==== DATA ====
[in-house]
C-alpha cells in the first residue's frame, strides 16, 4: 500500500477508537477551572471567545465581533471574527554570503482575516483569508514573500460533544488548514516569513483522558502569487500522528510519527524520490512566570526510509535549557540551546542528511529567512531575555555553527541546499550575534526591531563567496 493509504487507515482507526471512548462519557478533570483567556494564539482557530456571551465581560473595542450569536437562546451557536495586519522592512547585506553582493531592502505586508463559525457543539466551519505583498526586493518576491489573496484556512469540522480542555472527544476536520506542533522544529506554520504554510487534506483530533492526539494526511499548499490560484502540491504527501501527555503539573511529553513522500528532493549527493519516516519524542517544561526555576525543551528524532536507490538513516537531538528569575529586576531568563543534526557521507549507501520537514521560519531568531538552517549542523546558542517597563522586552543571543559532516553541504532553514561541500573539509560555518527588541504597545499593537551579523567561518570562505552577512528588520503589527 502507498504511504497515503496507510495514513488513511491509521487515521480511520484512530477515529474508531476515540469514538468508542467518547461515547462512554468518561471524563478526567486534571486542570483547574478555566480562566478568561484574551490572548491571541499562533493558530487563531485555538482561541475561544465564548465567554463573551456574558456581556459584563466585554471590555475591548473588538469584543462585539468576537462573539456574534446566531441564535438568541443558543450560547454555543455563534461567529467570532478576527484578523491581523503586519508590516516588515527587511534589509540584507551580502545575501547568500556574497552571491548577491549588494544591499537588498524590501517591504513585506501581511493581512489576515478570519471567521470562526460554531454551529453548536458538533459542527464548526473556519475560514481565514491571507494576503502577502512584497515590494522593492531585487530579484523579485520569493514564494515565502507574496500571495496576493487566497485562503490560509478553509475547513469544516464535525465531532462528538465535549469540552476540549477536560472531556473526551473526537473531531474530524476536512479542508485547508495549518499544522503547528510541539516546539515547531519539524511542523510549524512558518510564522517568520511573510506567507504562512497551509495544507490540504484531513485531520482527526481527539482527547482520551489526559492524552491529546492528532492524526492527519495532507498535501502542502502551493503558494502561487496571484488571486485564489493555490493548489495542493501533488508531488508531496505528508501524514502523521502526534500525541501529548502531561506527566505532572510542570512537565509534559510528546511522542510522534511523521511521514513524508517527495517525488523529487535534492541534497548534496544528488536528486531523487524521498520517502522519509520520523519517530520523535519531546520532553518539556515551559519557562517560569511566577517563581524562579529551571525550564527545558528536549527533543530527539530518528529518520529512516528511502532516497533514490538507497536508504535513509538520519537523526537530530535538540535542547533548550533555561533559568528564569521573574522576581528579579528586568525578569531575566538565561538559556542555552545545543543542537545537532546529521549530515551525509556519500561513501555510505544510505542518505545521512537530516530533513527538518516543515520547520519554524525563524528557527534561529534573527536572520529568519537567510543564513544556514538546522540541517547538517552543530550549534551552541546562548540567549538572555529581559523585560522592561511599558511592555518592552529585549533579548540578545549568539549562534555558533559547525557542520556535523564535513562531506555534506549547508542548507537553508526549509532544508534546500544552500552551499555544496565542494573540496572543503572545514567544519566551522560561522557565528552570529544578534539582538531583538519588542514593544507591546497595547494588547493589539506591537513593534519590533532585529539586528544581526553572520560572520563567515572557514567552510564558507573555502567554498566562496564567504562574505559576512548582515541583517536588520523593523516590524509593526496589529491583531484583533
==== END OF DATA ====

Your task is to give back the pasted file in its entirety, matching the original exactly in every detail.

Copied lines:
[in-house]
C-alpha cells in the first residue's frame, strides 16, 4: 500500500477508537477551572471567545465581533471574527554570503482575516483569508514573500460533544488548514516569513483522558502569487500522528510519527524520490512566570526510509535549557540551546542528511529567512531575555555553527541546499550575534526591531563567496 493509504487507515482507526471512548462519557478533570483567556494564539482557530456571551465581560473595542450569536437562546451557536495586519522592512547585506553582493531592502505586508463559525457543539466551519505583498526586493518576491489573496484556512469540522480542555472527544476536520506542533522544529506554520504554510487534506483530533492526539494526511499548499490560484502540491504527501501527555503539573511529553513522500528532493549527493519516516519524542517544561526555576525543551528524532536507490538513516537531538528569575529586576531568563543534526557521507549507501520537514521560519531568531538552517549542523546558542517597563522586552543571543559532516553541504532553514561541500573539509560555518527588541504597545499593537551579523567561518570562505552577512528588520503589527 502507498504511504497515503496507510495514513488513511491509521487515521480511520484512530477515529474508531476515540469514538468508542467518547461515547462512554468518561471524563478526567486534571486542570483547574478555566480562566478568561484574551490572548491571541499562533493558530487563531485555538482561541475561544465564548465567554463573551456574558456581556459584563466585554471590555475591548473588538469584543462585539468576537462573539456574534446566531441564535438568541443558543450560547454555543455563534461567529467570532478576527484578523491581523503586519508590516516588515527587511534589509540584507551580502545575501547568500556574497552571491548577491549588494544591499537588498524590501517591504513585506501581511493581512489576515478570519471567521470562526460554531454551529453548536458538533459542527464548526473556519475560514481565514491571507494576503502577502512584497515590494522593492531585487530579484523579485520569493514564494515565502507574496500571495496576493487566497485562503490560509478553509475547513469544516464535525465531532462528538465535549469540552476540549477536560472531556473526551473526537473531531474530524476536512479542508485547508495549518499544522503547528510541539516546539515547531519539524511542523510549524512558518510564522517568520511573510506567507504562512497551509495544507490540504484531513485531520482527526481527539482527547482520551489526559492524552491529546492528532492524526492527519495532507498535501502542502502551493503558494502561487496571484488571486485564489493555490493548489495542493501533488508531488508531496505528508501524514502523521502526534500525541501529548502531561506527566505532572510542570512537565509534559510528546511522542510522534511523521511521514513524508517527495517525488523529487535534492541534497548534496544528488536528486531523487524521498520517502522519509520520523519517530520523535519531546520532553518539556515551559519557562517560569511566577517563581524562579529551571525550564527545558528536549527533543530527539530518528529518520529512516528511502532516497533514490538507497536508504535513509538520519537523526537530530535538540535542547533548550533555561533559568528564569521573574522576581528579579528586568525578569531575566538565561538559556542555552545545543543542537545537532546529521549530515551525509556519500561513501555510505544510505542518505545521512537530516530533513527538518516543515520547520519554524525563524528557527534561529534573527536572520529568519537567510543564513544556514538546522540541517547538517552543530550549534551552541546562548540567549538572555529581559523585560522592561511599558511592555518592552529585549533579548540578545549568539549562534555558533559547525557542520556535523564535513562531506555534506549547508542548507537553508526549509532544508534546500544552500552551499555544496565542494573540496572543503572545514567544519566551522560561522557565528552570529544578534539582538531583538519588542514593544507591546497595547494588547493589539506591537513593534519590533532585529539586528544581526553572520560572520563567515572557514567552510564558507573555502567554498566562496564567504562574505559576512548582515541583517536588520523593523516590524509593526496589529491583531484583533